New York City finally got my bicycle. I knew it would happen sooner or later. The warnings were there. The last time I went to the bike shop to check on which locks were best, the owner said, “If you want to park your bike on the street in Manhattan, my advice is, ‘Don’t.” He showed me a variety of chains, but said that all of them were useless against someone who wanted to steal your bike. Plus, you had to get special locks for your seat and your wheels, because those got stolen even if the frame was left behind.
So I knew the odds.
Bicycle theft in the city is out of control, and there is, according to the New York Times, a flourishing trade in stolen bikes. The thousands of young guys crisscrossing the city to deliver takeout pizza and Chinese to apartments here and there all use bicycles, and even they get their bicycles stolen. One of the delivery guys even stolen my bicycle a few months ago from outside my front door. He had to carry it down five flights of stairs, although that didn’t deter him. But him we got on camera, leaving the building with two bicycles, so the police knew where to go looking for it.
This time I wasn’t as lucky. I went to have lunch on Prince Street, in the middle of trendy SoHo. Even though the bike was locked and in full view of the restaurant, I told the manager I had my bike parked out front. Could he please keep an eye on it every now and then. There was also a camera focused on the bike spot. During lunch I glanced outside occasionally to see if the bike was still there. Five minutes before leaving, I saw it was gone.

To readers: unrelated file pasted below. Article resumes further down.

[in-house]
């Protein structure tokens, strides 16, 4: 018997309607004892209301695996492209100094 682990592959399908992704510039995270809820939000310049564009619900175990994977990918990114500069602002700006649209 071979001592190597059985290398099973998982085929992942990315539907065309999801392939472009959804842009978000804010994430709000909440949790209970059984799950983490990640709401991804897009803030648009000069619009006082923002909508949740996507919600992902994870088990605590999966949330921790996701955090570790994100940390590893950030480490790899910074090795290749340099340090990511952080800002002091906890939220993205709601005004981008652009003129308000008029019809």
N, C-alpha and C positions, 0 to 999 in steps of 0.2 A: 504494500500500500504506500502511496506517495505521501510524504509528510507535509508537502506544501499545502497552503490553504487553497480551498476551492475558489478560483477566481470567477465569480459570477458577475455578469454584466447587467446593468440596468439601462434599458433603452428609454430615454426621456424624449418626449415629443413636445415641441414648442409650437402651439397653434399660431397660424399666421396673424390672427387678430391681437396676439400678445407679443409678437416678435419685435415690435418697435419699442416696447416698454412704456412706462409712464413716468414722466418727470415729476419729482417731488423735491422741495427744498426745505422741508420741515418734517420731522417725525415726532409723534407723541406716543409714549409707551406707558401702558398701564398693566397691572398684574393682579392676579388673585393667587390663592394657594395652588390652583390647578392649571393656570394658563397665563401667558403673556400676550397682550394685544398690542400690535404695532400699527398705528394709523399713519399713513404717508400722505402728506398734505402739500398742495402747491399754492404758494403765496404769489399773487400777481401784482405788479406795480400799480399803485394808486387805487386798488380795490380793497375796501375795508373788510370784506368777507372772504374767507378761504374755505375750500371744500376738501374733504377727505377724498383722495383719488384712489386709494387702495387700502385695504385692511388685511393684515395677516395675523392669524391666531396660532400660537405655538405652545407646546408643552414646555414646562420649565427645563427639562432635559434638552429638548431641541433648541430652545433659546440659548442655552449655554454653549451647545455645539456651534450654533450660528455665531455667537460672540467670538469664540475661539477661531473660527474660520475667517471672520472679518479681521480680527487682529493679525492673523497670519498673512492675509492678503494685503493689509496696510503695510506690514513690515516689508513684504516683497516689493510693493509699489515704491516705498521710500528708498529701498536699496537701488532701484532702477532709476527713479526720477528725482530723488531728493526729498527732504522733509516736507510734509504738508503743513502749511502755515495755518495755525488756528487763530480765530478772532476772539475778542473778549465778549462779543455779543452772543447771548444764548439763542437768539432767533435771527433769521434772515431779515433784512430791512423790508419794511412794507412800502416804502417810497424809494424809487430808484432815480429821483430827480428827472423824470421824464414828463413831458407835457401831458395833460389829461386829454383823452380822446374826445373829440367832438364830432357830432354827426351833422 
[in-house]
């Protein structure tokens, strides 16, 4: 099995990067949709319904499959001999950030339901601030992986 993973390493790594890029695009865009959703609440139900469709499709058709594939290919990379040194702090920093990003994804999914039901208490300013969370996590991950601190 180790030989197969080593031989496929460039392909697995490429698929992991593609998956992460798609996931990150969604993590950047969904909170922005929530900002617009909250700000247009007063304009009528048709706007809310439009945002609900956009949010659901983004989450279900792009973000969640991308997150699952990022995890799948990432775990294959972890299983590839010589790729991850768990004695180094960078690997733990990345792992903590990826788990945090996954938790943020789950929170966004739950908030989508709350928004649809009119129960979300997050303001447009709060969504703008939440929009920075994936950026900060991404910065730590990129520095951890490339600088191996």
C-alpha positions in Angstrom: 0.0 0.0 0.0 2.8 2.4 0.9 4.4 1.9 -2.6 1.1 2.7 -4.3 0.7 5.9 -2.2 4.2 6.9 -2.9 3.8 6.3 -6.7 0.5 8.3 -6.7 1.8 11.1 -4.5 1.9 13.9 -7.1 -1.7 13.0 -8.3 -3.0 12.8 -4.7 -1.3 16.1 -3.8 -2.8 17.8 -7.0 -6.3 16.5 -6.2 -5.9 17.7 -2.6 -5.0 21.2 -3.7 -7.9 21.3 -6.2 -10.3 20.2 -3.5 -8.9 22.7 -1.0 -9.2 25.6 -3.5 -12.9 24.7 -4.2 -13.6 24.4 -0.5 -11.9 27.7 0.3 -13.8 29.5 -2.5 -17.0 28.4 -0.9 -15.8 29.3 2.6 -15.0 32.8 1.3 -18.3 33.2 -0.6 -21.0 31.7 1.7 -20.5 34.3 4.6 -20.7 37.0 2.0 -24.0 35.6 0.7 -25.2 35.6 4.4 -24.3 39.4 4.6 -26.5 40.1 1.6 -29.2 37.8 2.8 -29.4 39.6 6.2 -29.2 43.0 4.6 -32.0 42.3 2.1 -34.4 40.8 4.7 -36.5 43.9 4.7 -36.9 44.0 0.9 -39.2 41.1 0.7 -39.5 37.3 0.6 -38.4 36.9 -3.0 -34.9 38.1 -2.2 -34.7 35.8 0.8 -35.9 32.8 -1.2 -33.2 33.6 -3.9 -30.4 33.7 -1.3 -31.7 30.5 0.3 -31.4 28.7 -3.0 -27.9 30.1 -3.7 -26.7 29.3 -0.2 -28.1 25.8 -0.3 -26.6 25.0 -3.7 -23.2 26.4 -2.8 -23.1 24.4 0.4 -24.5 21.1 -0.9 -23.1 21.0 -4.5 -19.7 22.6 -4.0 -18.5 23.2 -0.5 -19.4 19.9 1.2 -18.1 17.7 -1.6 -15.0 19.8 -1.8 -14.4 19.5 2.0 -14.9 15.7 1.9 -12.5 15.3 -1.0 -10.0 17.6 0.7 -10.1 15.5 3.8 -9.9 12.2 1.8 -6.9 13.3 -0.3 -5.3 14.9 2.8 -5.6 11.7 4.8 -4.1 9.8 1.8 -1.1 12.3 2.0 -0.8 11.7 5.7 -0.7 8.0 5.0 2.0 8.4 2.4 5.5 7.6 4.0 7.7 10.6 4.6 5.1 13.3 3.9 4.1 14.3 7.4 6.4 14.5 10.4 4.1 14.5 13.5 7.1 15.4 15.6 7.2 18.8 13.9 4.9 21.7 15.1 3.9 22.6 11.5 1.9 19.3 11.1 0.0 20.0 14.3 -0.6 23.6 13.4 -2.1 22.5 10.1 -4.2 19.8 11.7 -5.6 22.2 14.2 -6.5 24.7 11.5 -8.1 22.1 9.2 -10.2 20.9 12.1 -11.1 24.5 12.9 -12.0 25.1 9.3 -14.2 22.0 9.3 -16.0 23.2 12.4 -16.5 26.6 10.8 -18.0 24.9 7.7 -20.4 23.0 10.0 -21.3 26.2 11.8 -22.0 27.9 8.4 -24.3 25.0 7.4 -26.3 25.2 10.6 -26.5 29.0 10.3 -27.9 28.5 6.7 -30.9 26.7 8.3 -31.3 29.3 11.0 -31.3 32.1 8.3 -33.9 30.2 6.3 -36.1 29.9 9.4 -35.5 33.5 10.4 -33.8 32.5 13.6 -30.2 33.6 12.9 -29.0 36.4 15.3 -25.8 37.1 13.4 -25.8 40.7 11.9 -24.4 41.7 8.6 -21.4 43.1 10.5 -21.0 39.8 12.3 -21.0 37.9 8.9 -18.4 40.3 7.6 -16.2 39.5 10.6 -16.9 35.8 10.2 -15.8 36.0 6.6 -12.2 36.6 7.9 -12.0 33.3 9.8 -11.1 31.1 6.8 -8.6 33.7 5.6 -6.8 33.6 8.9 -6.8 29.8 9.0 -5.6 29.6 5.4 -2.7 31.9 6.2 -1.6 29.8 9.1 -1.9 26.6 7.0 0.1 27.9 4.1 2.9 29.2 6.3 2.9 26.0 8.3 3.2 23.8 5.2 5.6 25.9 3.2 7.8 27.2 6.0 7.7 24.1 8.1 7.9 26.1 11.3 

I got that horrible feeling one always gets at the moment you realize you’ve been robbed. I saw all the hundreds of miles I have cycled around Manhattan, the trips up and down the Hudson and East rivers, vanish in front of me. And yet there was also a momentary sense of relief – weirdly – because I knew I wouldn’t have to be petrified anymore of my bike being stolen. Because it was no long my possession to be worried about.
The police came an hour later, the manager was less than helpful, and the restaurant’s camera wasn’t actually switched on. So there is no evidence and no bike. So I guess it’s back to walking.
Postscript: Only a few days after the above theft, documentary filmmaker Casey Neistat and his brother made a short film on how easy it is to steal a bike in New York City. It’s both funny and scary.